So I decided to take it down, pack it and hide it in my cellar and there it remained until a couple of weeks ago. It was good to take a break from it - it stopped feeling as if it was a heavy burden I couldn't deal with. Instead, I'm motivated to finish it. But efter ironing it flat again, and considering the work so far and wondering what the next step should be, I felt hopeless.

I just couldn't understand what I'd done or how it would become something decent. My first impulse was to throw this piece away and make a whole new one from scratch. But then I took a deep breath and realised I've done this before. It's part of the creative process to doubt and to get lost. I know that if you don't give up, it might become a masterpiece. But that's when I need help - usually  a fresh pair of eyes to look at it.

Alice and my unfinished art quilt
And help I found this time with my friend, and artist, Alice Frost. She makes wonderful things and we've exhibited together a couple of times. So I called her and asked if she could give me a cup of coffe and packed my art quilt in the car.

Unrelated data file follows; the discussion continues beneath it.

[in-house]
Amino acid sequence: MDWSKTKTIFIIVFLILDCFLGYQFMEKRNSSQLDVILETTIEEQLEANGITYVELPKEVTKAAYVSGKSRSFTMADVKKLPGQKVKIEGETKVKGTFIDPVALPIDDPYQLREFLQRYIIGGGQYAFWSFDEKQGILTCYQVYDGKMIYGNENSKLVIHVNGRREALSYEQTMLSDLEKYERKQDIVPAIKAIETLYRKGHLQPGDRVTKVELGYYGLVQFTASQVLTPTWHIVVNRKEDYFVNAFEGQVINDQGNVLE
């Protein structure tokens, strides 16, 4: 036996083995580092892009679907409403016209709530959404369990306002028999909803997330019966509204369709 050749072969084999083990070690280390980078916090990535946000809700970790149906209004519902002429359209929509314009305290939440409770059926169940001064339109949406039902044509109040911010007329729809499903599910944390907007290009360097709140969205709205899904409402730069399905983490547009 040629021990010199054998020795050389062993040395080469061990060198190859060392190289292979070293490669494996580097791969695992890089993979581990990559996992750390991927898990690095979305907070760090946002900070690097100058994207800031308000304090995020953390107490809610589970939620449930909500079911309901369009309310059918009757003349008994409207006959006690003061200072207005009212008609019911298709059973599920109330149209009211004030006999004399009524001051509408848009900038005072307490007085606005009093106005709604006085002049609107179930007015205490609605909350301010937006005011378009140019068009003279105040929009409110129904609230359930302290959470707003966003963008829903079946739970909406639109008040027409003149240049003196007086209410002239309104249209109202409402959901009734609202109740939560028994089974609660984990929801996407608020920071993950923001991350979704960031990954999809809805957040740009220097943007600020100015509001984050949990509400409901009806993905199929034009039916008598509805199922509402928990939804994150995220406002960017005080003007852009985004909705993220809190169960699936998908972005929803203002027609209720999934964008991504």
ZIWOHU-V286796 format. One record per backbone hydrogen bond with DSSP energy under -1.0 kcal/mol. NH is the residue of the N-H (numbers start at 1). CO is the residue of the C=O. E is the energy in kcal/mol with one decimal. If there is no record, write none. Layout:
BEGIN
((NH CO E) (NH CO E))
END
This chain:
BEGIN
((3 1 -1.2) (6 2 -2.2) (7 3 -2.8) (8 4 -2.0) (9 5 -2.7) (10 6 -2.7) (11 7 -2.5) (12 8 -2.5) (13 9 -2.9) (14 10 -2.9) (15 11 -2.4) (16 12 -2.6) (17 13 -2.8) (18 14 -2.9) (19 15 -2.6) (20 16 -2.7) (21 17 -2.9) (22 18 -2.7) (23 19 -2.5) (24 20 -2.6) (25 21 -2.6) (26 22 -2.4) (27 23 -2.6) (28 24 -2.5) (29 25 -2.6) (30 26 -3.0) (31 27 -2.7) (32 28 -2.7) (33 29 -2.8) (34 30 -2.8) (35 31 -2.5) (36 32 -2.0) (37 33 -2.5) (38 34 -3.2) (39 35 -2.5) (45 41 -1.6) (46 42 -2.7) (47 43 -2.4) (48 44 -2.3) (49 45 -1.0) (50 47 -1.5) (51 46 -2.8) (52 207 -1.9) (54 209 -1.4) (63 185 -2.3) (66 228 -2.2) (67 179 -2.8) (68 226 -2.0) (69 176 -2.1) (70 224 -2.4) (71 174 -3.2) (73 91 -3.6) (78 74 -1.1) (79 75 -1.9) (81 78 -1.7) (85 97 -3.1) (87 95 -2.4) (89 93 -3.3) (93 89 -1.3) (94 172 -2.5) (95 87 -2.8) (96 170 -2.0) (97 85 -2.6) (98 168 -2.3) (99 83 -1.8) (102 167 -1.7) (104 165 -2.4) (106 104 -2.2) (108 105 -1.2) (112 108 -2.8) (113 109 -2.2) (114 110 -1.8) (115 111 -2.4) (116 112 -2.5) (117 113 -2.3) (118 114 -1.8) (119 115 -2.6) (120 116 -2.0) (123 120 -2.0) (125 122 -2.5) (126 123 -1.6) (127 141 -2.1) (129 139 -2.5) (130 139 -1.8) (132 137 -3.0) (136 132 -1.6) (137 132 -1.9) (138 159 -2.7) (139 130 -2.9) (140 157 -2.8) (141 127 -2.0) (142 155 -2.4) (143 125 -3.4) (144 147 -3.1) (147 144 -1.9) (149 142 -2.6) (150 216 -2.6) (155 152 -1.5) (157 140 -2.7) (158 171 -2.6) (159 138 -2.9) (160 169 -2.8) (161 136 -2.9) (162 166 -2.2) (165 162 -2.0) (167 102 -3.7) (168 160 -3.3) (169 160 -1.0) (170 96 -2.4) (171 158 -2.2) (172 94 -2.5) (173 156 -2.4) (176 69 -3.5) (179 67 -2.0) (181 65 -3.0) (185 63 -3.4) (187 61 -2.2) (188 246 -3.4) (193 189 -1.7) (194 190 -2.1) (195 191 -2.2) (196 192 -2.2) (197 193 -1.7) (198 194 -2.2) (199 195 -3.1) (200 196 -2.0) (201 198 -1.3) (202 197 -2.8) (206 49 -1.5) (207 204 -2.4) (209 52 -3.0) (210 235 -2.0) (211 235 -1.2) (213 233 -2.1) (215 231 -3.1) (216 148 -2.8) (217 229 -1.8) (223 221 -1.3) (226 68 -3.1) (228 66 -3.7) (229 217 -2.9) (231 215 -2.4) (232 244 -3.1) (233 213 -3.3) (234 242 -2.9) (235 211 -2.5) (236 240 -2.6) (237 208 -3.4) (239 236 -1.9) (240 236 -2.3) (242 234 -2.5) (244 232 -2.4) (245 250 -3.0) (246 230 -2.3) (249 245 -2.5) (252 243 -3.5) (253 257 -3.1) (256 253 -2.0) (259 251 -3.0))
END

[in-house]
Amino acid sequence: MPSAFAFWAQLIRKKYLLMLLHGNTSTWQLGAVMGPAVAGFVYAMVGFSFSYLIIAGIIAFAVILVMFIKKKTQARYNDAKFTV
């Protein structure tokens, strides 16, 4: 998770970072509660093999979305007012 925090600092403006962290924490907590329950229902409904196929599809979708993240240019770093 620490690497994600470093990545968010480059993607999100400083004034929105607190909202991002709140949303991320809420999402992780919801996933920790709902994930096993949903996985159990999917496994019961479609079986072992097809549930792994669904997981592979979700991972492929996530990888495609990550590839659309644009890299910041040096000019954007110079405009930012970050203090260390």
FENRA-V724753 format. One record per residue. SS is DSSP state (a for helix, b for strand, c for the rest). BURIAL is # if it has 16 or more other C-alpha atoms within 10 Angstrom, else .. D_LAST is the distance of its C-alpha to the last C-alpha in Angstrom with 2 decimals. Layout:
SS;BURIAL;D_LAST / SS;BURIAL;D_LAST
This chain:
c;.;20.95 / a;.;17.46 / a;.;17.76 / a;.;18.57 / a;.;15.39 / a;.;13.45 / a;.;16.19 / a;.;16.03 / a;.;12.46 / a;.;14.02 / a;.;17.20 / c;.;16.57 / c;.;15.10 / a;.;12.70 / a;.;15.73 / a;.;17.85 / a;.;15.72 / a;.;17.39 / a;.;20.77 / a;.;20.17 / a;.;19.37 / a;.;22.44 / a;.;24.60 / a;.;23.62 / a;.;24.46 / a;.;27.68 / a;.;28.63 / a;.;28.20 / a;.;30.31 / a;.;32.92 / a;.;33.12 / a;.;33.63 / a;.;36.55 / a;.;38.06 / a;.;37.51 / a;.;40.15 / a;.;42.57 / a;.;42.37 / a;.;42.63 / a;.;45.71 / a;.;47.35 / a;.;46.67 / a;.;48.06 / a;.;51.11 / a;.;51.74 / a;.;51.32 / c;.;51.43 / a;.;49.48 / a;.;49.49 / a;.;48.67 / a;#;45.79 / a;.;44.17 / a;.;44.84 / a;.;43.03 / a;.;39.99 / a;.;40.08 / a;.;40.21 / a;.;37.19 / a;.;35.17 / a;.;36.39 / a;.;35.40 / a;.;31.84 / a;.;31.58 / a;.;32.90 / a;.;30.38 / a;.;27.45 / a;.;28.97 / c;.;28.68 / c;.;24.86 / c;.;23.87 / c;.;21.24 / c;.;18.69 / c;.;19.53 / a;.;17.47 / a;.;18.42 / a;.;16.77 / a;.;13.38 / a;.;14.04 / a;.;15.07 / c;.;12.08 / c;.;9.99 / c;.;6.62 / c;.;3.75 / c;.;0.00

Alice was great! We spread the piece on the floor of her living-room and rolled a piece of plastic over it, and then we discussed the possibilities and drew a few sketches on the plastic, so we could se how it'd work. Efter 15 minuttes I was confident again - I knew what I had to do next!!! And next!!! Actually I could almost see the end picture for myself...

With plastic on top, I drew some of the ideas with a marker - and choices were made!

The tree hole...